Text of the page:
Faculty of Humanities and Social Sciences

Uncovering the art of curating, the new module in History of Art

Tuesday, 22 December 2015

History of art module

Curatorial Practice is a new module offered by the History of Art department designed to introduce students to the world of curatorship.

Over the course of twelve weeks, students explore both the theoretical and practical issues involved in curating displays and exhibitions of historic and contemporary art. Covering subjects as varied as how to finance galleries, craft displays and design layout, to lighting, label writing and how to optimise the visitor experience.

Taught at Brookes by Art Historians Elizabeth Darling and Marika Leino, with Joanna Walker (Curator of Brookes' Glass Tank Gallery). The module has input from guest speakers, which include the respected freelance curator Judith Winter and the team from Modern Art Oxford. The module is designed to build on the more historically-focused course 'Museums and Society’, which the students take in their first year.

As well as lectures and workshops, the students participated in curator-led visits to the Ashmolean Museum and Christchurch Picture Gallery. The module culminated in students working in groups to conceive and design their own ’virtual exhibitions'. A day of poster presentations was held at which students introduced their ideas to a panel of staff and to their fellow students.

A rich variety of proposals was heard including 'Art after Hours', which proposed a series of installations at the Botanical Gardens in Oxford for viewing after work. A display of feminist art at the Ashmolean ‘A Feminist Renaissance’ and ‘Something from Nothing’ a display which looked at art made from recycled materials.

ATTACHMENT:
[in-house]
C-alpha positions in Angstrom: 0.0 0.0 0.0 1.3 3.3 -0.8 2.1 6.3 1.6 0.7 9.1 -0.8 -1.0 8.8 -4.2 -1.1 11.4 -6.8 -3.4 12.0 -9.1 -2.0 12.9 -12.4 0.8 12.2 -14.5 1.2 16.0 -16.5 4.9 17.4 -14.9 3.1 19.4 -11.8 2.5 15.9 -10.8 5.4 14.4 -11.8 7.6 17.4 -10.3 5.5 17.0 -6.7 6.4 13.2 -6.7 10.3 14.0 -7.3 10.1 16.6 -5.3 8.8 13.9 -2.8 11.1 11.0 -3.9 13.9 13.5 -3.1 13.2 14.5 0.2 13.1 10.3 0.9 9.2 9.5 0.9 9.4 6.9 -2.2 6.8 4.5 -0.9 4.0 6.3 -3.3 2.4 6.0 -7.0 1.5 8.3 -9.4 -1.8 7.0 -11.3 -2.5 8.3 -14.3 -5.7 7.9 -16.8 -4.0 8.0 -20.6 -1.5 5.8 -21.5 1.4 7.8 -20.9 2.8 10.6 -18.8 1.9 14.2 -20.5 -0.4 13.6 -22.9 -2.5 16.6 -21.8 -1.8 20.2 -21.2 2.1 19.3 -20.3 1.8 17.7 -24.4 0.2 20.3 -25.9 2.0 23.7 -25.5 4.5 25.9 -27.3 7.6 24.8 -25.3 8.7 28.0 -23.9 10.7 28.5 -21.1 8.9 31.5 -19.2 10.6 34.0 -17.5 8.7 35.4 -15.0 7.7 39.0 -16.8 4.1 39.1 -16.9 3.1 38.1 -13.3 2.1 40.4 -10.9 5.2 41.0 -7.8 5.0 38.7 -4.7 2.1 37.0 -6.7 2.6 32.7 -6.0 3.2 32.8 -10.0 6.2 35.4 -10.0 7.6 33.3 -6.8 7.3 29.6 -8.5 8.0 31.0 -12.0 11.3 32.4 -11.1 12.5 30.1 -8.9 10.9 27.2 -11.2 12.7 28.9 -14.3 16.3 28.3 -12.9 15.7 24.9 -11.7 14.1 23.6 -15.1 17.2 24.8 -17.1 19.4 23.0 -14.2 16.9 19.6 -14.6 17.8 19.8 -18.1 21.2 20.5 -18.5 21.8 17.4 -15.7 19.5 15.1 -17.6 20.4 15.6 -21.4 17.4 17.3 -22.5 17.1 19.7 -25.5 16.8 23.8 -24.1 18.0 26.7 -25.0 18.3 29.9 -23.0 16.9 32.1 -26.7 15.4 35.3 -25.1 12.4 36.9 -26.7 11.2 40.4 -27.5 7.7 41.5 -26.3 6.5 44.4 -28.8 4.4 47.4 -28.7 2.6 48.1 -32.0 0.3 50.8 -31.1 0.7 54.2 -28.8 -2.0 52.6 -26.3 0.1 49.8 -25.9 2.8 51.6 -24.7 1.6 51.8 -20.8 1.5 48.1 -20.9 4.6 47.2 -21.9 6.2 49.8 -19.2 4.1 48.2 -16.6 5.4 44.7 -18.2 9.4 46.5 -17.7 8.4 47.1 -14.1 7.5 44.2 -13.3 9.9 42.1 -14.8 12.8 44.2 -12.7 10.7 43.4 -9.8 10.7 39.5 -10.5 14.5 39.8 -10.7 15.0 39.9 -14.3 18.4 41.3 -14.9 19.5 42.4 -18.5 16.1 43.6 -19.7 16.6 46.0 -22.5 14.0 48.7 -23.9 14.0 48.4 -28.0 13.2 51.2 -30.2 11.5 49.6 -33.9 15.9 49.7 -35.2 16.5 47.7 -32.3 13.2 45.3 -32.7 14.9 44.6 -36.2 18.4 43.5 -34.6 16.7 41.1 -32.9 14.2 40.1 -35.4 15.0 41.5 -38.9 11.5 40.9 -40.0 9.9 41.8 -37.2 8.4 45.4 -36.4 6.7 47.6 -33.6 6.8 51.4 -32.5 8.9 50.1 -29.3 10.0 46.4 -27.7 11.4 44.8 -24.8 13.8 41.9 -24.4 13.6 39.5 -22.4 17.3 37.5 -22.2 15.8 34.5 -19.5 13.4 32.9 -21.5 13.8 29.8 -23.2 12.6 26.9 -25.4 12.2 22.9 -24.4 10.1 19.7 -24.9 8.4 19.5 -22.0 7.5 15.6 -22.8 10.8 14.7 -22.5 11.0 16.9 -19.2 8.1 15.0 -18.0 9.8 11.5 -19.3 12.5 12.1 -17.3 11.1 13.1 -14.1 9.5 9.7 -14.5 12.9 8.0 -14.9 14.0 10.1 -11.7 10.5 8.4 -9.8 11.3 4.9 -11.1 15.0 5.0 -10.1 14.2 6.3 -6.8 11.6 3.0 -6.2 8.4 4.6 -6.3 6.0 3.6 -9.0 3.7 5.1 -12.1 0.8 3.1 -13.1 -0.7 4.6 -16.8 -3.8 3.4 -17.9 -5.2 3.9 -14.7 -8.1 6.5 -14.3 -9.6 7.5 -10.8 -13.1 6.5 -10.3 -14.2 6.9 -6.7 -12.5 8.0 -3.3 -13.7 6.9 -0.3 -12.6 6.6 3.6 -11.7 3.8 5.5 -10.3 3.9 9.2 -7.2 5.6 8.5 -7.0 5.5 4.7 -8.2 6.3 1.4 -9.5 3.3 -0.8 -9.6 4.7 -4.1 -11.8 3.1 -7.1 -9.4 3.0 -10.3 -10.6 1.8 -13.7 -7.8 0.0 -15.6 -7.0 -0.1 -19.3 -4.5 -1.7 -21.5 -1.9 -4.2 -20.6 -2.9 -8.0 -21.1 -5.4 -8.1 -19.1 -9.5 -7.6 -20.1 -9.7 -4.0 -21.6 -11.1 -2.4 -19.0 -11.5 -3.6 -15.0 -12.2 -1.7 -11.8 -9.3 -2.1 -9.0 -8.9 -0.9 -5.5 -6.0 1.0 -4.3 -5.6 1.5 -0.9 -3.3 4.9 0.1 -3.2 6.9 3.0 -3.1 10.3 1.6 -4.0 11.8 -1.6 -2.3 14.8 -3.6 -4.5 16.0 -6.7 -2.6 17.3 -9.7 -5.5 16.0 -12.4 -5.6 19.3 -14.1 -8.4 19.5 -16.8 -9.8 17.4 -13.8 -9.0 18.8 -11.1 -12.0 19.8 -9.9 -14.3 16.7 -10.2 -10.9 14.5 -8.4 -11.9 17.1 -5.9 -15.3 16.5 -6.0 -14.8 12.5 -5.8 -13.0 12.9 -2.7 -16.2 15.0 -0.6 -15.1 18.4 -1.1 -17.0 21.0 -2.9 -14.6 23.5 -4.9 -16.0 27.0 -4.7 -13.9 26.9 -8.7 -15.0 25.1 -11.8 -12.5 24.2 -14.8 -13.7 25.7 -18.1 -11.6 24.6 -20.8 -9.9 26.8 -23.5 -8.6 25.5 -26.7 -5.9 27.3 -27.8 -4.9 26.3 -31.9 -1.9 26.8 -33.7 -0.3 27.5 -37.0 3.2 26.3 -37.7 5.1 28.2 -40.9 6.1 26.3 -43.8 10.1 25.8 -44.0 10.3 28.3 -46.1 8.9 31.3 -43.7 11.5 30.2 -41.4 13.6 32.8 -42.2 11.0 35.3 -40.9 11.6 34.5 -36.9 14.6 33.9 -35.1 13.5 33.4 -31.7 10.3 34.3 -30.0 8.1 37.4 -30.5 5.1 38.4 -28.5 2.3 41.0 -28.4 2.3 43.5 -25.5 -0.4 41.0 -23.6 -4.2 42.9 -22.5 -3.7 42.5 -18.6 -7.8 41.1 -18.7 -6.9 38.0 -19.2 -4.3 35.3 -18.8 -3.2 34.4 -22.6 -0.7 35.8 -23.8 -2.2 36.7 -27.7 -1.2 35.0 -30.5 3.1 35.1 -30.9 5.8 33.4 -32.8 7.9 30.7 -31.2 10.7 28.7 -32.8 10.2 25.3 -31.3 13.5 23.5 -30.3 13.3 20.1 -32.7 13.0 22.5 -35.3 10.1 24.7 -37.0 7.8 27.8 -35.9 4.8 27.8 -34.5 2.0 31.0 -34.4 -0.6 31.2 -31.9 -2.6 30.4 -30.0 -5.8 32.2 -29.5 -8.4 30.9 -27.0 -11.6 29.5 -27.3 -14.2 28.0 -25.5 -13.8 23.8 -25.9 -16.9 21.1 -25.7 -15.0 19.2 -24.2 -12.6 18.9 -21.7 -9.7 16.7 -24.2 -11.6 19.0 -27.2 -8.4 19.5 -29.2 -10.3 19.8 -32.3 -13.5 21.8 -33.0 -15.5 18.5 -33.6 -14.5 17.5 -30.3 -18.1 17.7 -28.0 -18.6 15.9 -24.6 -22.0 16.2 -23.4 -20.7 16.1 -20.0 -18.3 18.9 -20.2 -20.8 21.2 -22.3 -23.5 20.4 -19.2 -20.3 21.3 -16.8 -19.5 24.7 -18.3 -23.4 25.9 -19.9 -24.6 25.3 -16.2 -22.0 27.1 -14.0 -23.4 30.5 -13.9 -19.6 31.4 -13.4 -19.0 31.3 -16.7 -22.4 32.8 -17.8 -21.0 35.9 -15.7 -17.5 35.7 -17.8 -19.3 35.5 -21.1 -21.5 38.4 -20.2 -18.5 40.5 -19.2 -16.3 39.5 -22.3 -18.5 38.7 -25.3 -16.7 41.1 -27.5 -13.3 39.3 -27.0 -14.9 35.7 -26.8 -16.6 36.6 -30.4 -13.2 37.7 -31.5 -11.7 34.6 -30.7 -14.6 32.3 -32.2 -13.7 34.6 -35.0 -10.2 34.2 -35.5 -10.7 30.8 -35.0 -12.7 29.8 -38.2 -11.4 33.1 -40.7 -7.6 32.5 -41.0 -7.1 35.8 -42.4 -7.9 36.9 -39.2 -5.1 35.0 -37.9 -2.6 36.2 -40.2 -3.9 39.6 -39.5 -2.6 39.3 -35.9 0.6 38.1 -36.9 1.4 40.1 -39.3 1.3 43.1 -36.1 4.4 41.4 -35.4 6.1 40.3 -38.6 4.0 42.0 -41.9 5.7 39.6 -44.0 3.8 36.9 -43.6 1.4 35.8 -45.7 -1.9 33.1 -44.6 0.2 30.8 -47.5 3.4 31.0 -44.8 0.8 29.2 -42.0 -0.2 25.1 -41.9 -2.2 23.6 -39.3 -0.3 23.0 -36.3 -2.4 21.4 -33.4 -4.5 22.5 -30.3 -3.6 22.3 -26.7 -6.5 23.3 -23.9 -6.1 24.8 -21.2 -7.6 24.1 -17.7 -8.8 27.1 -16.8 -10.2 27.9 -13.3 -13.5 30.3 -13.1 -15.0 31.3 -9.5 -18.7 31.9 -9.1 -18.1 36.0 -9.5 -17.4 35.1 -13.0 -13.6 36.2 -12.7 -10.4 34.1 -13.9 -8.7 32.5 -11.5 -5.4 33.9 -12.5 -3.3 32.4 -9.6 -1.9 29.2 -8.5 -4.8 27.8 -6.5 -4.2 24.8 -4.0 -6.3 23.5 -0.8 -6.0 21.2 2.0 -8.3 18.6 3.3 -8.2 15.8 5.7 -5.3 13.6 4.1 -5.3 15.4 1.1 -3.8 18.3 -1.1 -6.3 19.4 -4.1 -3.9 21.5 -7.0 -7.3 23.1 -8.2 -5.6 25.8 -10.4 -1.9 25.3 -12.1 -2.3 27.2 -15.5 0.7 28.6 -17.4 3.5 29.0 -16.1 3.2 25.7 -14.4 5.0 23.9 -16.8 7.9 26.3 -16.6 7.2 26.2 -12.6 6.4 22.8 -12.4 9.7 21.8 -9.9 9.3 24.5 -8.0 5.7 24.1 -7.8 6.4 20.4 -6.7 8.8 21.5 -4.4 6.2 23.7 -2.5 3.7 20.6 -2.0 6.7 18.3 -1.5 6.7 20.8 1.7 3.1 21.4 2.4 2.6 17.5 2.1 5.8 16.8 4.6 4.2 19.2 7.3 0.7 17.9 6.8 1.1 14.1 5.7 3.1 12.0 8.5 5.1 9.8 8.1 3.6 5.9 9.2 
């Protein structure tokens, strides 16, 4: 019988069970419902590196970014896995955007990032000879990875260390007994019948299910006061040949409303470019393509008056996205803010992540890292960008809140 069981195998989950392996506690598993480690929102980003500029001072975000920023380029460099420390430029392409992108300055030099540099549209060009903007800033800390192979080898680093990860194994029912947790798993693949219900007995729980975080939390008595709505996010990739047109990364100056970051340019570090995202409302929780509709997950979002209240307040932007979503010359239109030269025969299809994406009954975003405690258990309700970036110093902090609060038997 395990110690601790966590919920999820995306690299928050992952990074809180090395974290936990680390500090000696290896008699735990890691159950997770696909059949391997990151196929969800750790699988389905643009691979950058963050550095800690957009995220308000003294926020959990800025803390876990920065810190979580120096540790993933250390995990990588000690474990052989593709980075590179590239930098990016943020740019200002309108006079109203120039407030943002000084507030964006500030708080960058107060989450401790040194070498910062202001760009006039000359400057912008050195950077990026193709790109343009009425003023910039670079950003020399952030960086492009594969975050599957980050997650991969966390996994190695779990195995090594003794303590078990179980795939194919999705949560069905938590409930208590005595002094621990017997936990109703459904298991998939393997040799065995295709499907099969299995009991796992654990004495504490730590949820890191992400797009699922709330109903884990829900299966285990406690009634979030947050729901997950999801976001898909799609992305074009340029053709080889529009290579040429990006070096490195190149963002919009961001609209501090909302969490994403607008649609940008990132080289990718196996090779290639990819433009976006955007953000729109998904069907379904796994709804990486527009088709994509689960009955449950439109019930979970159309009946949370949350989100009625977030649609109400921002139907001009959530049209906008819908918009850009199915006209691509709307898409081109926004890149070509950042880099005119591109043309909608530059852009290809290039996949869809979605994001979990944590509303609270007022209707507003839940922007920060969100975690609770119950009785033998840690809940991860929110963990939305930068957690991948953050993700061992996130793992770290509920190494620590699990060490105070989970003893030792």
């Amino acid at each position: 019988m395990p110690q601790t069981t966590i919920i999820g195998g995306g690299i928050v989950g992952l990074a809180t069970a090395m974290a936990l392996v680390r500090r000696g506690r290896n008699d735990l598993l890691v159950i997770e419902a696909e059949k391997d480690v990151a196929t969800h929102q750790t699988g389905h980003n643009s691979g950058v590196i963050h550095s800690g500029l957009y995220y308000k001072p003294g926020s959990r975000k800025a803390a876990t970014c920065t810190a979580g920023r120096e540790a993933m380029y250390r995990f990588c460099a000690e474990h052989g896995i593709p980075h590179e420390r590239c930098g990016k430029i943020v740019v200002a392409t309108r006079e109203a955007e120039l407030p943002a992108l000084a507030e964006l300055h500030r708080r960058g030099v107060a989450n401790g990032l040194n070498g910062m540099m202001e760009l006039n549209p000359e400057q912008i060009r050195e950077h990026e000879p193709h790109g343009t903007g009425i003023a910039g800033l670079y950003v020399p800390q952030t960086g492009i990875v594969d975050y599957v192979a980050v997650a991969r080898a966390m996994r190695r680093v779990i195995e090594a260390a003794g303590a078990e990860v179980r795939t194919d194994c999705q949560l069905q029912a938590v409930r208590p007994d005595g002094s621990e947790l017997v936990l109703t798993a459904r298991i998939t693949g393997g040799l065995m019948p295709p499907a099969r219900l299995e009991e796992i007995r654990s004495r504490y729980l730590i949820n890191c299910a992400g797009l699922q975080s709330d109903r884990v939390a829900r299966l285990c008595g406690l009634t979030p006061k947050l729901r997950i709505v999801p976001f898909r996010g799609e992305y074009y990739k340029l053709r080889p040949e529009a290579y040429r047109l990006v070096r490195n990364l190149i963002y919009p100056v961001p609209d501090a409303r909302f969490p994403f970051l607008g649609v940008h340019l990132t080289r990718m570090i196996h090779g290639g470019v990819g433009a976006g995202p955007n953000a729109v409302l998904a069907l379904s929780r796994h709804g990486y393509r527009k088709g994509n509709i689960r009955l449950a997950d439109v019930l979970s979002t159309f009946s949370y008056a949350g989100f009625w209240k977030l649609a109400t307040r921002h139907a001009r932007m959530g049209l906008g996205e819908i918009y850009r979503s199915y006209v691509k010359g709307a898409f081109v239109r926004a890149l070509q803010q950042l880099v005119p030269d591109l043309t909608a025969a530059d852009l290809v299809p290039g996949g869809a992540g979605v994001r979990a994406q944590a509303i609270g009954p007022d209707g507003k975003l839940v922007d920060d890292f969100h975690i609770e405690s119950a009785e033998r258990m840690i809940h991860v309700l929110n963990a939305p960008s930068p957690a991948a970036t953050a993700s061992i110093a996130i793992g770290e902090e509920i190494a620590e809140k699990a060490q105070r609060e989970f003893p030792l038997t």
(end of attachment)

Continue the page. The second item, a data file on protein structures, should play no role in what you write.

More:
The course leaders Dr Elizabeth Darling and Dr Marika Leino said:

“It was lovely to see our students gain confidence through working on projects which were more grounded in real-life practice than is usual in Art History modules. Group work brought out the best in students, and resulted in some truly innovative and original ideas, conveyed through excellent posters and presentations. It has been an inspirational module to lead, and we hope to grow and develop this curatorial strand into our third year modules in the next academic year".

Imogen Blears, second year History of Art undergraduate said:
“I really enjoyed the practical element of the module and not many courses offer this. Working within a group, all with collective interests in what you’re doing was really good. The module definitely opened my eyes to something I would like to go into in the future. The guest speakers on the module were outstanding; they were unique to the module and had a really good understanding of how to teach the practice of curatorship.”